“Marcus Meters here, HR Manager for the southwest. I’m out of the office until April 6, but if your matter is urgent contact Sandra Morelli at xxx xxx xxxx or Elizabeth Southland at xxx xxx xxxx or Fred Kloppers at xxx xxx xxxx.” Man, is that the whole HR department, or are there more?

“Jim Delaney’s office. If you need to schedule some of his time, contact me, Rachel Evans, at xxx xxx xxxx.”

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“I rarely check this location’s voice mail. To reach me, call my cell at xxx xxx xxxx. I’ll get right back to you.” (Oh, by the way, calling the cell number revealed the guy’s name!)

These tiny bits of information give you a feel for what’s going on inside a company. For instance, I found that all those people Marcus counted off fell within 10 numbers of his number. This is a pretty good clue that people who worked in the same departments shared extensions close to each other. This makes it easier to identify people with specific skill sets inside the organization.

Jim Delaney is important enough to have someone answering his phone and scheduling his time, so this is a pretty good indicator he is in upper management or maybe even a C level. Checking an information source like Hoover’s sometimes will reveal that (and the correct spelling of his name!)

By the way, Rachel sat three numbers away on the extension tree so this bolstered my suspicion that whole groups mostly hung together in the phone directory.

Mike Peterson was so gracious as to reveal the company’s email domain and that is of interest many times to the customer. He also told us his job includes oversees travel and is a hint that maybe he is engaged in project management? Sales? Business Development? Could be anything but those come first to my mind.

Cell numbers left on a voicemail often indicate that a person is working in a sales capacity.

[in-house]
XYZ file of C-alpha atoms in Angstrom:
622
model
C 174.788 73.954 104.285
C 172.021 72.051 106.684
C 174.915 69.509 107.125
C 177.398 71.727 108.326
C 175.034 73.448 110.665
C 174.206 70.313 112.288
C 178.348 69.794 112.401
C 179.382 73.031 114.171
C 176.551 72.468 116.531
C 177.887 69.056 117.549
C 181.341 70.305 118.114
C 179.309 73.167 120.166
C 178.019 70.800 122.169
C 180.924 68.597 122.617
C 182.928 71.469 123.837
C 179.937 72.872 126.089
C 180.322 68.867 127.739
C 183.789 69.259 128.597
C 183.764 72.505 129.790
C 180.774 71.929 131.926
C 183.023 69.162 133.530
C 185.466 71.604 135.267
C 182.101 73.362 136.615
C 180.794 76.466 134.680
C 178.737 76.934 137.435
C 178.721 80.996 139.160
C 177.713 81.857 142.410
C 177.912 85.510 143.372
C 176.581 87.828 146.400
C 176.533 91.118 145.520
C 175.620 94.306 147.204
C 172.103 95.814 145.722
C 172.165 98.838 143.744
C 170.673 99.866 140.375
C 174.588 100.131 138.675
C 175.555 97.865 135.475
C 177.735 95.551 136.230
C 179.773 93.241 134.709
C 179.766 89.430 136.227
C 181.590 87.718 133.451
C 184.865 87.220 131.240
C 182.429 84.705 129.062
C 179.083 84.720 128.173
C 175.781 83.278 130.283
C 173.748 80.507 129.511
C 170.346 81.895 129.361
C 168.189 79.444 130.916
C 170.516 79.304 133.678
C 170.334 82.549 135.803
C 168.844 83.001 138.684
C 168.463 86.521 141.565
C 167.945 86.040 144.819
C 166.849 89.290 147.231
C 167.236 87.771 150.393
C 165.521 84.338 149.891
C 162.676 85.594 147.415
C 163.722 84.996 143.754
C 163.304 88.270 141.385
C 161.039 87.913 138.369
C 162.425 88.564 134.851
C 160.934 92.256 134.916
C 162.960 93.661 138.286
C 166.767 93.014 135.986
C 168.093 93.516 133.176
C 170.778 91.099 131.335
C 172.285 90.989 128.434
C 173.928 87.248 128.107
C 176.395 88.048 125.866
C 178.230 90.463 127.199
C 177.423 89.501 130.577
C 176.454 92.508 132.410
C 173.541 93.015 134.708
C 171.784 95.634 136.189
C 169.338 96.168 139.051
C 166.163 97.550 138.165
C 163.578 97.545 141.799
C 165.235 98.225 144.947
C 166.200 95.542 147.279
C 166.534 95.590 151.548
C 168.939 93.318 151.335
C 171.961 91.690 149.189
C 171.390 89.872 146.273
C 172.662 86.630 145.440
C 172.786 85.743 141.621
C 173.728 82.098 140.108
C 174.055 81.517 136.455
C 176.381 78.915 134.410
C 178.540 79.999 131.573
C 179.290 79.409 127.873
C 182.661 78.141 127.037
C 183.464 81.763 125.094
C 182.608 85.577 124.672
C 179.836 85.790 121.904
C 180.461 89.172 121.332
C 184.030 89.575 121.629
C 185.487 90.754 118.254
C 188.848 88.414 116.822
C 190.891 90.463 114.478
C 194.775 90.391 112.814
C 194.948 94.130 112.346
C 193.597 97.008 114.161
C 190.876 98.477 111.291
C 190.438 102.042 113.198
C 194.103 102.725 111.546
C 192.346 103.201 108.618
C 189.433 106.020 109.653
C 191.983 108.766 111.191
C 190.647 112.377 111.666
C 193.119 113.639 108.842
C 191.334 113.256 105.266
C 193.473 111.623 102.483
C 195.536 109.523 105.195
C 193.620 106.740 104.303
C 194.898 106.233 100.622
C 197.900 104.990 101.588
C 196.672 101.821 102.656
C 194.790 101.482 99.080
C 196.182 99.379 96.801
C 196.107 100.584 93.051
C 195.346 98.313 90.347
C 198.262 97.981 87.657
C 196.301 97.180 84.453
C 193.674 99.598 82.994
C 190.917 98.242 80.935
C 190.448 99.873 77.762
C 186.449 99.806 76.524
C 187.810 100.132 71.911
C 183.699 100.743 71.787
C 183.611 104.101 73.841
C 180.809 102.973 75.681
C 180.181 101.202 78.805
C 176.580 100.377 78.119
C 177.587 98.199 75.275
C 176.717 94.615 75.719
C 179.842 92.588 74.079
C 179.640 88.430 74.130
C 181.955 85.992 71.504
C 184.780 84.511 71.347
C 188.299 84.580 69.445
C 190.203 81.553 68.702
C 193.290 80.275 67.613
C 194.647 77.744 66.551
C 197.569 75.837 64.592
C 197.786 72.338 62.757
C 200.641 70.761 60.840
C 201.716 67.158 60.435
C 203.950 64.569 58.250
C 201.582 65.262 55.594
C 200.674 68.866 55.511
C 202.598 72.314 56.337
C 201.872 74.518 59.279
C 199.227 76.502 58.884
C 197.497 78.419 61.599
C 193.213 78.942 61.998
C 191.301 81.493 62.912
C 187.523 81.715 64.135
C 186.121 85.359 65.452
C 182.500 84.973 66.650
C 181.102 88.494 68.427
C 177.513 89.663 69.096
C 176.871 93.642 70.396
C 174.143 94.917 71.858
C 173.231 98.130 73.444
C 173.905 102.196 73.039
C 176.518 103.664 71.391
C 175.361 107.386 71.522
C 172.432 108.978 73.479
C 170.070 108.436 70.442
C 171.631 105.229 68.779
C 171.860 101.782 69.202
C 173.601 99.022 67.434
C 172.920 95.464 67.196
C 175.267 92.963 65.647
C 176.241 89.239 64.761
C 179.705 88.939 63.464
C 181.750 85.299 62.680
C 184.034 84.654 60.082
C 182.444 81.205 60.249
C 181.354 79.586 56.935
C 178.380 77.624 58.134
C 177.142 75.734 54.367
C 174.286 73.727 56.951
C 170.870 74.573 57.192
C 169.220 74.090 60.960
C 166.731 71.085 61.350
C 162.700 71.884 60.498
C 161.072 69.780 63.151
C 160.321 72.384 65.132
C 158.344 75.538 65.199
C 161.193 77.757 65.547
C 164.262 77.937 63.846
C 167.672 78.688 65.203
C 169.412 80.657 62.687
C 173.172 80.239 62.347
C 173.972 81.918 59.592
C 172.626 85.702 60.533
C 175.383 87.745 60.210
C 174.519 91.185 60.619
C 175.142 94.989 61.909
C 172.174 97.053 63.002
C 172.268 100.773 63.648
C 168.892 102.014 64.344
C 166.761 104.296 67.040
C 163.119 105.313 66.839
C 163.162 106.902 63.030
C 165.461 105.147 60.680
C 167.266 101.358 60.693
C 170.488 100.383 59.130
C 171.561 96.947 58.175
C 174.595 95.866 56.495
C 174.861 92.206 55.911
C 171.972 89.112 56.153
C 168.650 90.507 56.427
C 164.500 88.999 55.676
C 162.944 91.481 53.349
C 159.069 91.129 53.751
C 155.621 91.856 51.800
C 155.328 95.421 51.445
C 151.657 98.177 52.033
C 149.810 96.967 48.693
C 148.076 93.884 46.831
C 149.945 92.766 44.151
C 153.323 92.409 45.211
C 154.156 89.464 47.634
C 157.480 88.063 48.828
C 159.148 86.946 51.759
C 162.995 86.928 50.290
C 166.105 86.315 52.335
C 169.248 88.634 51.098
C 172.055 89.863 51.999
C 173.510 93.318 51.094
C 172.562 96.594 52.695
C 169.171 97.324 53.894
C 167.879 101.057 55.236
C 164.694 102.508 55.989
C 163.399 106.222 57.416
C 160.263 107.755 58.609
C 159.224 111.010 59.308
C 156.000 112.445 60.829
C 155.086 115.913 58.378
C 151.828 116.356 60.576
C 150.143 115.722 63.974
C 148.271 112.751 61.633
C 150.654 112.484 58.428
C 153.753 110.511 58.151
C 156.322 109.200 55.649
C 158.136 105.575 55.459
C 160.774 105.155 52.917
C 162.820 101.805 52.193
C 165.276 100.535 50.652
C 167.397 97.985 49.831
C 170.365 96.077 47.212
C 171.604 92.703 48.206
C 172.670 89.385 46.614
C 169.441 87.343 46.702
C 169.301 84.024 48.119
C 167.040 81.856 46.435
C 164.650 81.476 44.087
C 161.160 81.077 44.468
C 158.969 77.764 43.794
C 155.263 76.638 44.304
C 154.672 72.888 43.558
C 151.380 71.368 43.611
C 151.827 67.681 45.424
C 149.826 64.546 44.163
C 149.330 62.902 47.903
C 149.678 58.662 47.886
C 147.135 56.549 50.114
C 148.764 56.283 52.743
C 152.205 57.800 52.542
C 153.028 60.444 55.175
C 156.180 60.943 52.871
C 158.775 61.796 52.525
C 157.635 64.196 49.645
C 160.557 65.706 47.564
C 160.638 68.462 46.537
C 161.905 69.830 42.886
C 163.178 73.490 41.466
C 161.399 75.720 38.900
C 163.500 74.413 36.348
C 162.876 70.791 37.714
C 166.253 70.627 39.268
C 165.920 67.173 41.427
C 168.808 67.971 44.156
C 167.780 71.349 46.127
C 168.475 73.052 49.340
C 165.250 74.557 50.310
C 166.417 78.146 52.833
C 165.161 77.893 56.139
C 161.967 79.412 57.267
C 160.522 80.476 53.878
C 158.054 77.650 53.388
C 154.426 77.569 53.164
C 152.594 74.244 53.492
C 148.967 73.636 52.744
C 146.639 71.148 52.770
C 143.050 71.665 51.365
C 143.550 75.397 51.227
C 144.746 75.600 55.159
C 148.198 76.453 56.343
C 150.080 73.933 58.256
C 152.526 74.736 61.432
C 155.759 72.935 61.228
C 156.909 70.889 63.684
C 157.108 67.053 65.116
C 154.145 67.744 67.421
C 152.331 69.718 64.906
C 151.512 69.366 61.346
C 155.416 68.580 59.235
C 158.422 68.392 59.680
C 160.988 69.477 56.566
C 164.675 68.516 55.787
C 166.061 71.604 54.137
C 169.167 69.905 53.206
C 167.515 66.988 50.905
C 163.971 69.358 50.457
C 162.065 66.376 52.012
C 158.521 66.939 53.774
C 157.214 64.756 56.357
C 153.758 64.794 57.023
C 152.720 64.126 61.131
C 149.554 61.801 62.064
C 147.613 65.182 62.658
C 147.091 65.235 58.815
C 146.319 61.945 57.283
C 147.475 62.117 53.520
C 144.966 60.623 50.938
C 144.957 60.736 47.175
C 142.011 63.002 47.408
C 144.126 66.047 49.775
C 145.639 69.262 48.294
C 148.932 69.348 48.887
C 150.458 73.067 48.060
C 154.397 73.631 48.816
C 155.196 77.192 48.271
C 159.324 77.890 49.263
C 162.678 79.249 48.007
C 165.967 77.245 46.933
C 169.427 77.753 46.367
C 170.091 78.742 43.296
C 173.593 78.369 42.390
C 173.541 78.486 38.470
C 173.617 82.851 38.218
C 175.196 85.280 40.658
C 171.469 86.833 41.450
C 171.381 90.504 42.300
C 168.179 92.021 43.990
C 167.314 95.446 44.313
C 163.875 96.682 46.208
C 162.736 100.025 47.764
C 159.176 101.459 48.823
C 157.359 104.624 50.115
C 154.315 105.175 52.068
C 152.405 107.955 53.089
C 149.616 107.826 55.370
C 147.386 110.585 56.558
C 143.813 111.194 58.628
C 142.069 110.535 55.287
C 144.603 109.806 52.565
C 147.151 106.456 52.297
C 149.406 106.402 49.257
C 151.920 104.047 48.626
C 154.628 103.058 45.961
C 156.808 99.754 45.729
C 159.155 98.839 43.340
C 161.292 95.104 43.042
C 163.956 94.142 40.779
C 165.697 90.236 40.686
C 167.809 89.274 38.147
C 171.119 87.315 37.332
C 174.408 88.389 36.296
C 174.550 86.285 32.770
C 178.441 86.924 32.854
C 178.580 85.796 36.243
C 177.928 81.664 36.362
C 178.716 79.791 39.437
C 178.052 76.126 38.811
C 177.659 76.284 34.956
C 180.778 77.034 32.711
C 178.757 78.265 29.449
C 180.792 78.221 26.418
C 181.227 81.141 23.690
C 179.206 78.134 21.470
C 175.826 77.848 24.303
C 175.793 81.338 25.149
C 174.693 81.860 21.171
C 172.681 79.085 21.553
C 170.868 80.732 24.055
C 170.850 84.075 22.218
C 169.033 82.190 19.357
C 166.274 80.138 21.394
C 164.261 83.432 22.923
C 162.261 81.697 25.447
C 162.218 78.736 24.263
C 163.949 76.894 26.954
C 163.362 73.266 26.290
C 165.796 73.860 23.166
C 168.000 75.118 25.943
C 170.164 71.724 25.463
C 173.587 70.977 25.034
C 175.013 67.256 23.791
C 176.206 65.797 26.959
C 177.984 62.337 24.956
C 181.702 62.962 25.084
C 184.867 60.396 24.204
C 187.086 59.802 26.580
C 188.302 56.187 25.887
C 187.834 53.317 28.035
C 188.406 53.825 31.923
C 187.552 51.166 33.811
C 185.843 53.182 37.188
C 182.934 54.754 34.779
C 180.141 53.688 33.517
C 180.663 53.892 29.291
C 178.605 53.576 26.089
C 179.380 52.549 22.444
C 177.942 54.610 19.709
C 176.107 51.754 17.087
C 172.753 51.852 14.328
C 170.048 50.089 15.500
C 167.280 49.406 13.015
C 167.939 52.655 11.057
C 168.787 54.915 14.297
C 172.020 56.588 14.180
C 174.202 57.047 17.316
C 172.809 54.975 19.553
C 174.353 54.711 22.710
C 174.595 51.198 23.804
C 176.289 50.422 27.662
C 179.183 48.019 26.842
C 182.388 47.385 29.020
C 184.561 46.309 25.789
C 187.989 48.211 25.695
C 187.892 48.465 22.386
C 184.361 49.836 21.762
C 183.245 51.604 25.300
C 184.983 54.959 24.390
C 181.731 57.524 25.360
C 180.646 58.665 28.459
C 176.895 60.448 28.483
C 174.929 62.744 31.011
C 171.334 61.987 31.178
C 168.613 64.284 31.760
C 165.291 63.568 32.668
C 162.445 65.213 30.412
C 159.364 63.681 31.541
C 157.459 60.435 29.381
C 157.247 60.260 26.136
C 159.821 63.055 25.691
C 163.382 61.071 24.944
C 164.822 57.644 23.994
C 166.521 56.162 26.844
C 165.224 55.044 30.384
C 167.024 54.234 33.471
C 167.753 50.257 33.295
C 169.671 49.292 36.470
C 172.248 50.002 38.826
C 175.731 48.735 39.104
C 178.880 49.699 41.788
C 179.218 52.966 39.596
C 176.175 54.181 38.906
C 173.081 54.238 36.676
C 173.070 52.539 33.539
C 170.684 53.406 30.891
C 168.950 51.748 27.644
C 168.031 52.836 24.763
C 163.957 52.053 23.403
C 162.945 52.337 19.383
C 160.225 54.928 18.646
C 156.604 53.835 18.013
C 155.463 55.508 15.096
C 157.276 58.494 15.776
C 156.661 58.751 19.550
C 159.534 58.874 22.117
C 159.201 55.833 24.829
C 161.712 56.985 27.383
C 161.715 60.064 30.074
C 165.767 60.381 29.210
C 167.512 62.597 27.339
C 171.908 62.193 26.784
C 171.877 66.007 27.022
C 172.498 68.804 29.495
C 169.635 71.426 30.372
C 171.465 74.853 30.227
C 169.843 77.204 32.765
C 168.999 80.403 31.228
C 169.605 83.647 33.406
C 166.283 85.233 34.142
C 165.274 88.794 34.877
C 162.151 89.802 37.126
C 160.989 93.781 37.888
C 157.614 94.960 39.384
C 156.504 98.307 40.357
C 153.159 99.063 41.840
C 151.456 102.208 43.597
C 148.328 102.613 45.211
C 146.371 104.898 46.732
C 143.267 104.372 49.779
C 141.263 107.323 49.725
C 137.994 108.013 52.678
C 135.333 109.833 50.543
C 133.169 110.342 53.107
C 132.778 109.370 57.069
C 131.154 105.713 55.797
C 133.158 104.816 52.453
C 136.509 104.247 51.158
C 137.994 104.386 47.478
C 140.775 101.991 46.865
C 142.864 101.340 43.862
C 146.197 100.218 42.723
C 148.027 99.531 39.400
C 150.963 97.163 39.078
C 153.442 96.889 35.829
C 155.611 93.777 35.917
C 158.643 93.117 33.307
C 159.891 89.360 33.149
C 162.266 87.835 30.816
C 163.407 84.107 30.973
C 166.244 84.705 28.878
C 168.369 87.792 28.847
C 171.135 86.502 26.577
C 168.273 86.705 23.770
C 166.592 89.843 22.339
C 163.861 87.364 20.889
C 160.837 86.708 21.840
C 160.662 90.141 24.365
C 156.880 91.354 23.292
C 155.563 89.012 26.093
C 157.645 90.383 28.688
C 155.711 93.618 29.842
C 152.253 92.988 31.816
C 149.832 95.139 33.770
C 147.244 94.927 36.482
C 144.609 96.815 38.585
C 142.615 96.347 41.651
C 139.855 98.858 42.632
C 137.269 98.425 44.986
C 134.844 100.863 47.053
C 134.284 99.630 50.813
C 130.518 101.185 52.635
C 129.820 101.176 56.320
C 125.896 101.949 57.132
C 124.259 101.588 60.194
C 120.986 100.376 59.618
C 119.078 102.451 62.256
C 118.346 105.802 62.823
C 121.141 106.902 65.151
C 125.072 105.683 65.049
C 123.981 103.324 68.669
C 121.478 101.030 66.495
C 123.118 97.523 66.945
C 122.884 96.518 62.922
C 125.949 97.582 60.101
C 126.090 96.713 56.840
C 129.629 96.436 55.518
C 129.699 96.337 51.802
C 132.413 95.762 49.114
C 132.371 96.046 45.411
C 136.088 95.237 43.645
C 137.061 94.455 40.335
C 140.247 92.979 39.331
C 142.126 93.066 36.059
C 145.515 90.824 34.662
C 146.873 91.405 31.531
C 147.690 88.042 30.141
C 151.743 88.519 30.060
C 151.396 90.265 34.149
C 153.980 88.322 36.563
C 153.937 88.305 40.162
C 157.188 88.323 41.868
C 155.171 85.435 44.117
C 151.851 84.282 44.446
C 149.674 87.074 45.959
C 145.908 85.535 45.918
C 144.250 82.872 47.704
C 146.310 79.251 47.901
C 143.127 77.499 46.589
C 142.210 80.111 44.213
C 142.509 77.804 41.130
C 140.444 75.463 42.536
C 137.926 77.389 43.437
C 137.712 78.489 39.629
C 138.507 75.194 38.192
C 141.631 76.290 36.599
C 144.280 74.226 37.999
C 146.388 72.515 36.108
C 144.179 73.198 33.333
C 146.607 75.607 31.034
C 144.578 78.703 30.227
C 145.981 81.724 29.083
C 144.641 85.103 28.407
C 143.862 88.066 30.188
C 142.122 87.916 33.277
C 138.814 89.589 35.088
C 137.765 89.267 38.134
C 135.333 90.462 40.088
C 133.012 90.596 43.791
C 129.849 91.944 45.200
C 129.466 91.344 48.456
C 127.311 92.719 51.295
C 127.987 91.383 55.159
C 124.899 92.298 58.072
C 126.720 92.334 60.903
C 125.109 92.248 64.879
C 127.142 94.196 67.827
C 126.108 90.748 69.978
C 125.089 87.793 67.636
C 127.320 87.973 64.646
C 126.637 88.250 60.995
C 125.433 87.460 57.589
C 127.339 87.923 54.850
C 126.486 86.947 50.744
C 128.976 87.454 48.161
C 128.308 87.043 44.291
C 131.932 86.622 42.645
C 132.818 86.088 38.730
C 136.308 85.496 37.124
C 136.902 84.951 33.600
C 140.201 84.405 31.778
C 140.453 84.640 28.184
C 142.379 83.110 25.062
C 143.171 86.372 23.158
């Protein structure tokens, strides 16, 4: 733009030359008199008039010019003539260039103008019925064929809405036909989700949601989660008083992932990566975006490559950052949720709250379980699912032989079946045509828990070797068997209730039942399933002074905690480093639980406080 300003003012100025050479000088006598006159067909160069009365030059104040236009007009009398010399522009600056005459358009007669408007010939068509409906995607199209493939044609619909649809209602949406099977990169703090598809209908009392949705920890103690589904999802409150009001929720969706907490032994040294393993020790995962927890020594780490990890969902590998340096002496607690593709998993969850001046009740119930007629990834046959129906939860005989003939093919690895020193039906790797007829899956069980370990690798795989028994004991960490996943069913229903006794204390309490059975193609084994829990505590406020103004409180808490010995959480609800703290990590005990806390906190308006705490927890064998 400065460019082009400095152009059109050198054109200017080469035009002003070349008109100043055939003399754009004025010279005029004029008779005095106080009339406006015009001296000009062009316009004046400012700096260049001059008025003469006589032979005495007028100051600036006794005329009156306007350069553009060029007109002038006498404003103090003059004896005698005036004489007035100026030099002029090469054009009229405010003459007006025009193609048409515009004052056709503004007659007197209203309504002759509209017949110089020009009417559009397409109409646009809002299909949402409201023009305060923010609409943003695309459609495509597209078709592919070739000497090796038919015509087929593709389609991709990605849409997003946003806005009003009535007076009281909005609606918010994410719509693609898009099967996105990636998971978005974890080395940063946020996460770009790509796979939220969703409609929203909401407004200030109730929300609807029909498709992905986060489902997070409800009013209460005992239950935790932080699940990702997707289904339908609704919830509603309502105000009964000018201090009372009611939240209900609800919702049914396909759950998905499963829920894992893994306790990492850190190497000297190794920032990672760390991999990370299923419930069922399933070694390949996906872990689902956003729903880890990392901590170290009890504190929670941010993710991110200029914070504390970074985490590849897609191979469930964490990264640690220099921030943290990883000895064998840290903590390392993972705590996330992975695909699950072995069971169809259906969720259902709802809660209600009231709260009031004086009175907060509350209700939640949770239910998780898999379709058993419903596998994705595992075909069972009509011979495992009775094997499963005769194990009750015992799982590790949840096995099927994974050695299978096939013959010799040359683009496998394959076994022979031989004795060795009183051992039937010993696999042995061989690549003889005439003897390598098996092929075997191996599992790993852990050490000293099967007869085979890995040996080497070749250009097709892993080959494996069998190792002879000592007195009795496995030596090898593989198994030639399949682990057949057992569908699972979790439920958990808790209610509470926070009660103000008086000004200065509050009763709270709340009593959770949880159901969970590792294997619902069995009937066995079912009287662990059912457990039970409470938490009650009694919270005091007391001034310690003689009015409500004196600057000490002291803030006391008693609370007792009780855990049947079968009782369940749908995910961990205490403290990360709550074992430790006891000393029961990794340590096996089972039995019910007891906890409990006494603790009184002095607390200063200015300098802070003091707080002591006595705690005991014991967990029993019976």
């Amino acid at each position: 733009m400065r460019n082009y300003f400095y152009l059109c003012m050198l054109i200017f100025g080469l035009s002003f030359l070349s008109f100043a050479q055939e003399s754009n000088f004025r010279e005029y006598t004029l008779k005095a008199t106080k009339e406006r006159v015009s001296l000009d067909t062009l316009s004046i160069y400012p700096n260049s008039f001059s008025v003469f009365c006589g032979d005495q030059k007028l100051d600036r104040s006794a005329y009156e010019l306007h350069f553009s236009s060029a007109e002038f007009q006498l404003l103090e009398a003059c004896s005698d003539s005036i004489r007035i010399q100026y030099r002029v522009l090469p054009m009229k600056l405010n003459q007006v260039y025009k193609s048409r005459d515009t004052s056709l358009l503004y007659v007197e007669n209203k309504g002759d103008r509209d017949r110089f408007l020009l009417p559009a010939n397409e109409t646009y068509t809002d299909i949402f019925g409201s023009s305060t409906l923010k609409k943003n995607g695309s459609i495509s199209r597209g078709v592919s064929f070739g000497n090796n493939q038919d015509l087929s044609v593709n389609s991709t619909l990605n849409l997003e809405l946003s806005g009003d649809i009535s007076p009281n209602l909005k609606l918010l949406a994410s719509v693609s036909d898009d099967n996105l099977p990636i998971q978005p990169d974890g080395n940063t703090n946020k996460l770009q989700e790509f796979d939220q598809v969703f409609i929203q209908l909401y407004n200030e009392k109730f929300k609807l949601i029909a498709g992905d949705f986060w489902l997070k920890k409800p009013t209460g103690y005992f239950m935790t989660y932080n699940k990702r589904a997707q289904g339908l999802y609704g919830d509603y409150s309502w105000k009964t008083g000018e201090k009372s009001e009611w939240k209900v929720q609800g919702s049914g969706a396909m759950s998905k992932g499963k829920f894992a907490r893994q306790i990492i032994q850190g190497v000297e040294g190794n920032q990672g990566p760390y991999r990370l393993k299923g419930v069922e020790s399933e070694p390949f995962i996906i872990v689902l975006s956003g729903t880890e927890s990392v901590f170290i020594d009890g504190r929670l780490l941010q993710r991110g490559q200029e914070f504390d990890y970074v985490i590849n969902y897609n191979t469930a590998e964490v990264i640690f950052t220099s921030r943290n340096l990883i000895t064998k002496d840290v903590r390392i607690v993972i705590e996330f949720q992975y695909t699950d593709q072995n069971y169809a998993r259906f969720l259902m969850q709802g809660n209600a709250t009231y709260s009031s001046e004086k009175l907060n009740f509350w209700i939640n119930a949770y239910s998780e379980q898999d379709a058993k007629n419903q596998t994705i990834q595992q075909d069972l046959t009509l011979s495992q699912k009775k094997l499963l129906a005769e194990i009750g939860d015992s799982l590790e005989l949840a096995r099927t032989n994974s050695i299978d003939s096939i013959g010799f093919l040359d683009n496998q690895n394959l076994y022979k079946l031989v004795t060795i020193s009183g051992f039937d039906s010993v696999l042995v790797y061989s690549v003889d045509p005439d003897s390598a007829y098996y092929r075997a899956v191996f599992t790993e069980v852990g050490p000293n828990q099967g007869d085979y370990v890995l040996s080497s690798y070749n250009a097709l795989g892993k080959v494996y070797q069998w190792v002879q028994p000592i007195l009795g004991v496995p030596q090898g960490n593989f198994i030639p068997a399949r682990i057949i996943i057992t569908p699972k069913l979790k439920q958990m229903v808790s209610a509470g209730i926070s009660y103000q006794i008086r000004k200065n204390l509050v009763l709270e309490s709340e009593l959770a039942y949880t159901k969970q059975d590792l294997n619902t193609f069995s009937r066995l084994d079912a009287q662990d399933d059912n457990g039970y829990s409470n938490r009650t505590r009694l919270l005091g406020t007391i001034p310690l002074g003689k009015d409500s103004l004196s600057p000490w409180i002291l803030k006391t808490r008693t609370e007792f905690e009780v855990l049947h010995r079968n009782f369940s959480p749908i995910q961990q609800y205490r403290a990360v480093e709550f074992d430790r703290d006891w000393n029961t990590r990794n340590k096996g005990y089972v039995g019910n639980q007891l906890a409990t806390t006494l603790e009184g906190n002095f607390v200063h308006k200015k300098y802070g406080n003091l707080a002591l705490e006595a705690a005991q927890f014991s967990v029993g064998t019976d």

If this kind of work is too time-consuming and monotonous for you, there are people out there who are dying to do this work for you. For about a buck a name you can capture a particular company’s telephone directory that includes names, direct-dials, a few titles, and some information that gives you an insider’s feel for a particular company’s location. Imagine what you could do with all that!

Maureen Sharib has been a “Socratic sourcer” her entire sourcing career; from the moment she first picked up the faxed list of Silicon Valley high-tech companies that was her target list to “phone source” in 1996 to today she has instinctively followed this method of investigative sourcing using (mostly) the telephone.  She is a proponent of sourcing as a synonym for success and envisions the craft moving away from a dangerously drudgery-paced life-form existence to an exciting investigative/competitive place within organizations where practitioners co-exist within a framework of market research, human resources, and C-level future planning. She owns the phone sourcing and competitive intelligence firm TechTrak.com, Inc. You can contact her at Maureen at techtrak.com or call her at (513) 646-7306.  If she’s not on the phone she’ll pick up!